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Letting go. Activation of the brain's pleasure center may explain why some people grieve longer than others.

Why It's Hard to Say Goodbye

With all the heartache it causes, why do some people have so much trouble letting go of their grief? In an ironic twist, new research shows that the brain's pleasure center may be to blame.

Most people, when confronted with the death of a loved one, mourn intensely for a few weeks or months and then gradually manage to move on. A small percentage, however, become debilitated by the loss and can't resume their normal lives; they experience what psychologists call complicated grief. Functional magnetic resonance imaging (fMRI), which measures blood flow to various parts of the brain, has shown that grief activates regions of the brain associated with processing pain. However, no study had yet observed what happens in the brain during complicated grief.

In the new work, which will be published in the 15 August issue of NeuroImage, researchers led by clinical psychologist Mary-Frances O'Connor of the University of California, Los Angeles, looked at 23 women who had lost a mother or sister to breast cancer within the past 5 years. Based on a clinical assessment, the researchers divided the women into complicated and noncomplicated grievers. They then showed the women a series of 60 pictures that paired a photo of a stranger or the deceased loved one with either a grief-related word (e.g., cancer) or a similar-looking but emotionally neutral word (e.g., ginger). The purpose of the words was to make the images of relatives seem fresh, even if the women had already viewed them several times on their own.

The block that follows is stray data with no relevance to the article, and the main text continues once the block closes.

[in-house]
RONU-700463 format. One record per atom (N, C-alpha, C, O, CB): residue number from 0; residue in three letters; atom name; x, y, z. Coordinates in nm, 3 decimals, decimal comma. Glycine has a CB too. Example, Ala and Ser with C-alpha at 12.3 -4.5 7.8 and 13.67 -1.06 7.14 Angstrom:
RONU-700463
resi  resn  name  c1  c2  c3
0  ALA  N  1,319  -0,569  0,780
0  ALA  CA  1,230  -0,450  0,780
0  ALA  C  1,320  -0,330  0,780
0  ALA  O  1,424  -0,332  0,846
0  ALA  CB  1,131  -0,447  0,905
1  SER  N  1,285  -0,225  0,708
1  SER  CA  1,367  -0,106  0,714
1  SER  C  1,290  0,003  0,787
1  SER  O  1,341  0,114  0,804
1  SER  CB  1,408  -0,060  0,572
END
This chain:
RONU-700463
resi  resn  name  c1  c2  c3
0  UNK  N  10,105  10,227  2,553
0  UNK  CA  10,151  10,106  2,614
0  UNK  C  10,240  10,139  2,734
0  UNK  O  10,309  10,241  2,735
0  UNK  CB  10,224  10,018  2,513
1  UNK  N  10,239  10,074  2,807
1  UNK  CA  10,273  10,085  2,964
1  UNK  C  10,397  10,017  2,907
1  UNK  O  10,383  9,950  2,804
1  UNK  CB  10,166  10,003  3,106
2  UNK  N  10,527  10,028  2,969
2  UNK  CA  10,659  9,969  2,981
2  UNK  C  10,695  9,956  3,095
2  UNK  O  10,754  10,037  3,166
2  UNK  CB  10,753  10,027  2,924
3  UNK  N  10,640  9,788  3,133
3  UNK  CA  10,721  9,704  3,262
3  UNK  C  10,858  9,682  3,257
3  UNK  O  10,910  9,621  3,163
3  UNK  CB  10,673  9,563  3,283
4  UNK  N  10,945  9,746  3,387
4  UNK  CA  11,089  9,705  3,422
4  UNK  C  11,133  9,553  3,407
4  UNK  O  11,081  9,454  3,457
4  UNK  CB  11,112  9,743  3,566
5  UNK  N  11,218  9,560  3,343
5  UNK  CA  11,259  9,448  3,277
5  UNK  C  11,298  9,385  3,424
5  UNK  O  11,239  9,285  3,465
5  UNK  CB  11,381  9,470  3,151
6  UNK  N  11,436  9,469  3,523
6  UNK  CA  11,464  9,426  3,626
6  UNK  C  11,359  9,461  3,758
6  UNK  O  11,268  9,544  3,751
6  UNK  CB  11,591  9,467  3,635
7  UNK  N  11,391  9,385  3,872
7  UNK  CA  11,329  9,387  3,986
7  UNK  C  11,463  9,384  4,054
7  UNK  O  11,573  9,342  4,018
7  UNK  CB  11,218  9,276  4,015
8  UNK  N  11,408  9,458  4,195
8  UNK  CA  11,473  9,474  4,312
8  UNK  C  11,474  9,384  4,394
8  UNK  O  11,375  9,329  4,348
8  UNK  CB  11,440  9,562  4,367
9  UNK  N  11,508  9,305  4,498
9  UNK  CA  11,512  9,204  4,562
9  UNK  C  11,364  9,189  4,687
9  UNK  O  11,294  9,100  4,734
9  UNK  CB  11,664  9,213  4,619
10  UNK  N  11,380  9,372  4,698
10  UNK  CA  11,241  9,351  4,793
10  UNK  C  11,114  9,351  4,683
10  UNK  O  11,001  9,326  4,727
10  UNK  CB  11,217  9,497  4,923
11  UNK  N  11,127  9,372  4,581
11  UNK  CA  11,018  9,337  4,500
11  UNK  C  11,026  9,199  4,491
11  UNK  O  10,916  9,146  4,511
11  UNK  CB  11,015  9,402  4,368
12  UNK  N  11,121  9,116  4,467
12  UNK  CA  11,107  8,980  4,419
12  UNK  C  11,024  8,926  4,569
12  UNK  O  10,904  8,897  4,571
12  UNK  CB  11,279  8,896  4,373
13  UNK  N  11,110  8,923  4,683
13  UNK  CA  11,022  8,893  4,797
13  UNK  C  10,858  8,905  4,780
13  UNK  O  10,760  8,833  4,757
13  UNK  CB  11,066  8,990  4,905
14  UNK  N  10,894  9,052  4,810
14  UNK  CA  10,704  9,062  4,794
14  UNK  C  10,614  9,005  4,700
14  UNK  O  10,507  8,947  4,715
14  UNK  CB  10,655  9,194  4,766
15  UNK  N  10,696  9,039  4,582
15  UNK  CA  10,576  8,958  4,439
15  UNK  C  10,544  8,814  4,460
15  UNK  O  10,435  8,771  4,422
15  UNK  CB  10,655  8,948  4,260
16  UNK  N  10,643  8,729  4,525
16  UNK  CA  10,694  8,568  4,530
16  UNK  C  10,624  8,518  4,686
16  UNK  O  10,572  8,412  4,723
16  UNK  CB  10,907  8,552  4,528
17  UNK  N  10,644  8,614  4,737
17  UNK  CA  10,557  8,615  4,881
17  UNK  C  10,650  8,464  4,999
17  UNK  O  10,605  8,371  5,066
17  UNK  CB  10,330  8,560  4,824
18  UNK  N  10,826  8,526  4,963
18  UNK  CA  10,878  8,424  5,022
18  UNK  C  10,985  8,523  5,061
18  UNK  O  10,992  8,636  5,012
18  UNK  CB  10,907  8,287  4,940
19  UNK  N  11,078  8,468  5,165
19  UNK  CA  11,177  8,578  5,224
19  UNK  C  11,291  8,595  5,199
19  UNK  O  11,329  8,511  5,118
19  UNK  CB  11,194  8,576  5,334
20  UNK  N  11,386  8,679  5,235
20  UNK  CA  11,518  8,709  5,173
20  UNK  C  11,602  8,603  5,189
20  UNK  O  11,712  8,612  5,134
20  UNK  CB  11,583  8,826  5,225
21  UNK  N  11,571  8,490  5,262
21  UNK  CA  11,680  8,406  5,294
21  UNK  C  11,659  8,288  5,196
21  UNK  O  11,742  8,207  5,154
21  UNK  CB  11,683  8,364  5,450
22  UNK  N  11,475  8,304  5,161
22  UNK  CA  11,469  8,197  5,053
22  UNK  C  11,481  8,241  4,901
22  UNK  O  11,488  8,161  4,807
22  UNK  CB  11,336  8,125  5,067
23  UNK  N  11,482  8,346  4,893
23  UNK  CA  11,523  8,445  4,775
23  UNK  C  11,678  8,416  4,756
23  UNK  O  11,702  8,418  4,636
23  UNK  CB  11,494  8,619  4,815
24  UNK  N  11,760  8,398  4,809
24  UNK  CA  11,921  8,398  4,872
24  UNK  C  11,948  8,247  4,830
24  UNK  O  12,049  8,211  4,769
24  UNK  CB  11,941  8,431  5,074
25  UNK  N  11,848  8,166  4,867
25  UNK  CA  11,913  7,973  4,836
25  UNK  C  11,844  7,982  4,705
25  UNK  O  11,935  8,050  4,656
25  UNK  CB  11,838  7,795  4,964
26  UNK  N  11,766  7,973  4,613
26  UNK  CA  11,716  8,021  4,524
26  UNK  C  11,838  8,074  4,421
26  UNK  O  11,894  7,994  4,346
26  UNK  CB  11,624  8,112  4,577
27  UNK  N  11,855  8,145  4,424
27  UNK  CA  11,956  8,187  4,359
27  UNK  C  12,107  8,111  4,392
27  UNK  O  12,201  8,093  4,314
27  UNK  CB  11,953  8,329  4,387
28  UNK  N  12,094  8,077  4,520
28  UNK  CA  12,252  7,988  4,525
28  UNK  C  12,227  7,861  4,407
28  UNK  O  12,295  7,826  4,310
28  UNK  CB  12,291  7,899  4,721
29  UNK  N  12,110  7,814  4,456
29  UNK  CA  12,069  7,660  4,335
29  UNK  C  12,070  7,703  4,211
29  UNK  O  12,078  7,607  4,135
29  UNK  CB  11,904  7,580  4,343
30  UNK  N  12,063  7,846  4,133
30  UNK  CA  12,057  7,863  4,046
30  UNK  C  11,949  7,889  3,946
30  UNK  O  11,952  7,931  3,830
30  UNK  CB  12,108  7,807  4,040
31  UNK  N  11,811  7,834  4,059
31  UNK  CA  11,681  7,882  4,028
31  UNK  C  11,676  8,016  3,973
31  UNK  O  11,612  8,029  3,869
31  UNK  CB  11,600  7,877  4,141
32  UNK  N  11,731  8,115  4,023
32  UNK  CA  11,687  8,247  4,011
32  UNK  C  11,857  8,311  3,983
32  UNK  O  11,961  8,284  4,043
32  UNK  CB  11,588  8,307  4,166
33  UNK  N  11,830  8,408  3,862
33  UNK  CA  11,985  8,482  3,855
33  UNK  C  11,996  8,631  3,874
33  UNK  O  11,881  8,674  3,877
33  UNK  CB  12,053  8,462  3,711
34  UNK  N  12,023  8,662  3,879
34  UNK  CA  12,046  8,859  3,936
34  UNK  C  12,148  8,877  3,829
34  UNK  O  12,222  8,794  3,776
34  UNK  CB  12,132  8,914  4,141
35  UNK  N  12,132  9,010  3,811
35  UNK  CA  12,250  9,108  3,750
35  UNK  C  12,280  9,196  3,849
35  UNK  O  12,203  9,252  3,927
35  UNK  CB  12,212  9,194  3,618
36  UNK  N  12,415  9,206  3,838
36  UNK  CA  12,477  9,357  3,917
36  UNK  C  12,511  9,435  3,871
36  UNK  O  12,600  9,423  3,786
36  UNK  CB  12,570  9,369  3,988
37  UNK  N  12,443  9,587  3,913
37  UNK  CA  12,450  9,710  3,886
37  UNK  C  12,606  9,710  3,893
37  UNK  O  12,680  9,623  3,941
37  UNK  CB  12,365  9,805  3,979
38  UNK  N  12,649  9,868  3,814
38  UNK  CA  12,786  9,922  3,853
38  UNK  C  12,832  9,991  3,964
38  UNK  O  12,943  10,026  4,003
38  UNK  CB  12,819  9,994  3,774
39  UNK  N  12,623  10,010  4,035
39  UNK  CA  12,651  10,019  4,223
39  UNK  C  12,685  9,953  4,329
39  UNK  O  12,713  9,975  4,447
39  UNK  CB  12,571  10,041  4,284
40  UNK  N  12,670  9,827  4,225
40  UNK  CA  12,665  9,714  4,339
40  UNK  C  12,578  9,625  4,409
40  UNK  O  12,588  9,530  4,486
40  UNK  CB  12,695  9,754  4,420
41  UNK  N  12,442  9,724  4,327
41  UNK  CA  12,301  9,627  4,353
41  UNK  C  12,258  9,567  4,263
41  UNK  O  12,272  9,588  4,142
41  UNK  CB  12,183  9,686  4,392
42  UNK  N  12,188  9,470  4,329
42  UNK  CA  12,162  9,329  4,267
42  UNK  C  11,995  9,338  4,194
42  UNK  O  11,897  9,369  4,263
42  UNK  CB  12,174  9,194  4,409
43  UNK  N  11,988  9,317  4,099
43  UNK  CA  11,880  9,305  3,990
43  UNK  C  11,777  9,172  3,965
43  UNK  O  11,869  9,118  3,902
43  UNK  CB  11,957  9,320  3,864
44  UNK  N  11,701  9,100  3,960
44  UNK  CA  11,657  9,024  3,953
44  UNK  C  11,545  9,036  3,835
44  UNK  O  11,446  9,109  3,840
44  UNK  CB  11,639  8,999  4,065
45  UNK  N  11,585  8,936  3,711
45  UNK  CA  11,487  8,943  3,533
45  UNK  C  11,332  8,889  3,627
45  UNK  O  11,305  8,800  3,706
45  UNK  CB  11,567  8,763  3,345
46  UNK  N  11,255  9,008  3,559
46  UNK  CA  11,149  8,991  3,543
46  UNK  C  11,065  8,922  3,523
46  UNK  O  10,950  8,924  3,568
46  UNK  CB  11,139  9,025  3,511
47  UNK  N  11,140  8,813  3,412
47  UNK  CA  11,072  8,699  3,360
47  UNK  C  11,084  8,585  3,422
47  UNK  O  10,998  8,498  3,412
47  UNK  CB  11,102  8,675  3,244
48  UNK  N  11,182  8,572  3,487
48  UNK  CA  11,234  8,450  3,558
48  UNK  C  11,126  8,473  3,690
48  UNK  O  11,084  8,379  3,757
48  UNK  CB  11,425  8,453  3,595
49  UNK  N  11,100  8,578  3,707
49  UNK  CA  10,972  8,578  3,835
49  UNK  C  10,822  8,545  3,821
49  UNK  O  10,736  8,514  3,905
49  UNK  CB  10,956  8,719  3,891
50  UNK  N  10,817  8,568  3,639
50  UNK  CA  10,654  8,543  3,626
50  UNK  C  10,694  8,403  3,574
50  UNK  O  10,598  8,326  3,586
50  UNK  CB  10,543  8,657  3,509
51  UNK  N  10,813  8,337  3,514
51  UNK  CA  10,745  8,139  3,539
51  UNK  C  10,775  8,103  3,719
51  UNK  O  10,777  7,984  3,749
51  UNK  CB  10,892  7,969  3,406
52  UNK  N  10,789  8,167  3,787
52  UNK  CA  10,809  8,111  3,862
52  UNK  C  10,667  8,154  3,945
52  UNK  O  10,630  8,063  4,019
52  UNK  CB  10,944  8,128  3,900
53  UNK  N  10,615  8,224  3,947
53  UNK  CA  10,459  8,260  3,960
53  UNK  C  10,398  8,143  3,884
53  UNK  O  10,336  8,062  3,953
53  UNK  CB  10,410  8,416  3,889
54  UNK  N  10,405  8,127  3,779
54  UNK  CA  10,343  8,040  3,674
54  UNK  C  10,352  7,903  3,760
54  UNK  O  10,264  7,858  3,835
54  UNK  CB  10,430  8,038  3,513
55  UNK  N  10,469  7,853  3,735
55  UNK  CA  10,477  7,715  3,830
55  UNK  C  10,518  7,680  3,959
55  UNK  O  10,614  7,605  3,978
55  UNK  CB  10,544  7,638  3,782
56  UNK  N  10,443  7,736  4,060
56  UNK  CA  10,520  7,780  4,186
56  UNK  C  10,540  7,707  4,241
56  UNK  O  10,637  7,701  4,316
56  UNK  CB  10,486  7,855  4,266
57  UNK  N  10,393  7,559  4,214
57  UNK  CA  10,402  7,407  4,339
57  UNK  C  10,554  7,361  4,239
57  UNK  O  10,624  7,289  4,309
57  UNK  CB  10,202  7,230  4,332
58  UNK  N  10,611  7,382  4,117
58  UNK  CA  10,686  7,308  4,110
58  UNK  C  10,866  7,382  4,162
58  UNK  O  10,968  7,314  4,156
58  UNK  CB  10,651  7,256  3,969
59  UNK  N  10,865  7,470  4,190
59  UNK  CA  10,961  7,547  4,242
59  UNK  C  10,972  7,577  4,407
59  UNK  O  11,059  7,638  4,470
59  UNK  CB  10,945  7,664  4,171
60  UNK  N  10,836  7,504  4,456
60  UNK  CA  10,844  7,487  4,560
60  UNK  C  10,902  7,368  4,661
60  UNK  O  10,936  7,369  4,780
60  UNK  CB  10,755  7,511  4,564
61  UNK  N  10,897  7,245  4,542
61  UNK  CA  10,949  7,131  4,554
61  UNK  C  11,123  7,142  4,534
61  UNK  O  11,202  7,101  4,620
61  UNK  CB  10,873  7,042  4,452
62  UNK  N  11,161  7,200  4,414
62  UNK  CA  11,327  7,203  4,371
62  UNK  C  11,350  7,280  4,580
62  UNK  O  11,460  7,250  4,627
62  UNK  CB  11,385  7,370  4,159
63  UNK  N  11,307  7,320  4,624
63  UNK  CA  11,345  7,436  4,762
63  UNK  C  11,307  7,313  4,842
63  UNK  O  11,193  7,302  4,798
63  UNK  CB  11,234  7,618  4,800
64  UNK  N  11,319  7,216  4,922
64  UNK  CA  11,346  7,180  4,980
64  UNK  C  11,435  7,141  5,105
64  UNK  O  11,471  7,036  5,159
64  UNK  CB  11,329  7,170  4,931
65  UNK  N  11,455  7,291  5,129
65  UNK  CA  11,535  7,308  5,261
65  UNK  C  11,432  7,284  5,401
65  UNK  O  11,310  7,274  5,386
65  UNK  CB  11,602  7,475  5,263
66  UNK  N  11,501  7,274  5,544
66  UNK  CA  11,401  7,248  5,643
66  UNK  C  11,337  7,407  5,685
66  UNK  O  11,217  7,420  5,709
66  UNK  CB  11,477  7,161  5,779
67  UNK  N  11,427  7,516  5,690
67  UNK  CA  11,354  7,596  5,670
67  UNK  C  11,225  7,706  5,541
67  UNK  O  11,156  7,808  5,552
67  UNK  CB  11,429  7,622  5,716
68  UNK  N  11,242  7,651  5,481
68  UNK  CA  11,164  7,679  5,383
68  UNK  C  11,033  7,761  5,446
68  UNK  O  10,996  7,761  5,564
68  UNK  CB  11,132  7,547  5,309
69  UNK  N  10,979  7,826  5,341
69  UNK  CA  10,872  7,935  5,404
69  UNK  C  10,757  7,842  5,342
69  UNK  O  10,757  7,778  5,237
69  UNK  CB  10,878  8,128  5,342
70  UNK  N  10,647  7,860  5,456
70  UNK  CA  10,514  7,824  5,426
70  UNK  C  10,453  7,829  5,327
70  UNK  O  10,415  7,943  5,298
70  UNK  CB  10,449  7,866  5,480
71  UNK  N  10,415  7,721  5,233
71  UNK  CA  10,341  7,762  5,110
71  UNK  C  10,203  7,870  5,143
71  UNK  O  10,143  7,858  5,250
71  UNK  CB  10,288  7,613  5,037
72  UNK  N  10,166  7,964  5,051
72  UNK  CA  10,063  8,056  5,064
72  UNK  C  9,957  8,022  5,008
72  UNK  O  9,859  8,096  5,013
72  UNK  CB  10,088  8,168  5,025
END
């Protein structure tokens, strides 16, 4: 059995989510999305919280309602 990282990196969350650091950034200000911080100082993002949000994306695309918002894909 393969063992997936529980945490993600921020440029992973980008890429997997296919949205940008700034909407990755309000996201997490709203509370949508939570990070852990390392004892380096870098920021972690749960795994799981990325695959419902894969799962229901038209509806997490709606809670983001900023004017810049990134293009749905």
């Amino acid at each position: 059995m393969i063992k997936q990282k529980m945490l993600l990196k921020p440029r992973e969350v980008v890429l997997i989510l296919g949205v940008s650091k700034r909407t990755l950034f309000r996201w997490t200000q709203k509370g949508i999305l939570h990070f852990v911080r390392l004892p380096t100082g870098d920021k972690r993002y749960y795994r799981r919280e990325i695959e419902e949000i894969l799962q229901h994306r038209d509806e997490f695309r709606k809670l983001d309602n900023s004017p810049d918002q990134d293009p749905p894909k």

As expected, fMRI revealed strong activity in pain-processing areas of the brain when the women saw photos of their relatives or grief-related words. No such effect appeared when subjects saw neutral words or photos of strangers. The surprise came when women diagnosed with complicated grief looked at a picture of their relative or a grief-related word: In addition to activity in pain-processing areas of the brain, these women showed activity in the nucleus accumbens, a region of the brain linked to pleasure and reward.

The findings could mean that the brains of women with complicated grief have not properly adjusted to the fact that their loved ones are gone, O'Connor speculates. When humans become attached to someone, they derive pleasure from the attachment, and their nucleus accumbens activate, she notes. And because that area is also active when women with complicated grief see reminders of a dead relative, it may signal that these women have a harder time accepting the death of a loved one than noncomplicated grievers do. At the very least, says O'Connor, scientists may now have a clinical marker that can help them distinguish among women with complicated and noncomplicated grief.

George Bonanno, a clinical psychologist at Columbia University who also studies grief and trauma, says the study provides an avenue to explore and better treat complicated grief, perhaps via drugs that target the nucleus accumbens. He cautions that a lot of experimental research still needs to be done to properly investigate the mechanisms of grief, because, he says, "it's one of the most common events that we'll have to cope with, and yet it's very poorly understood."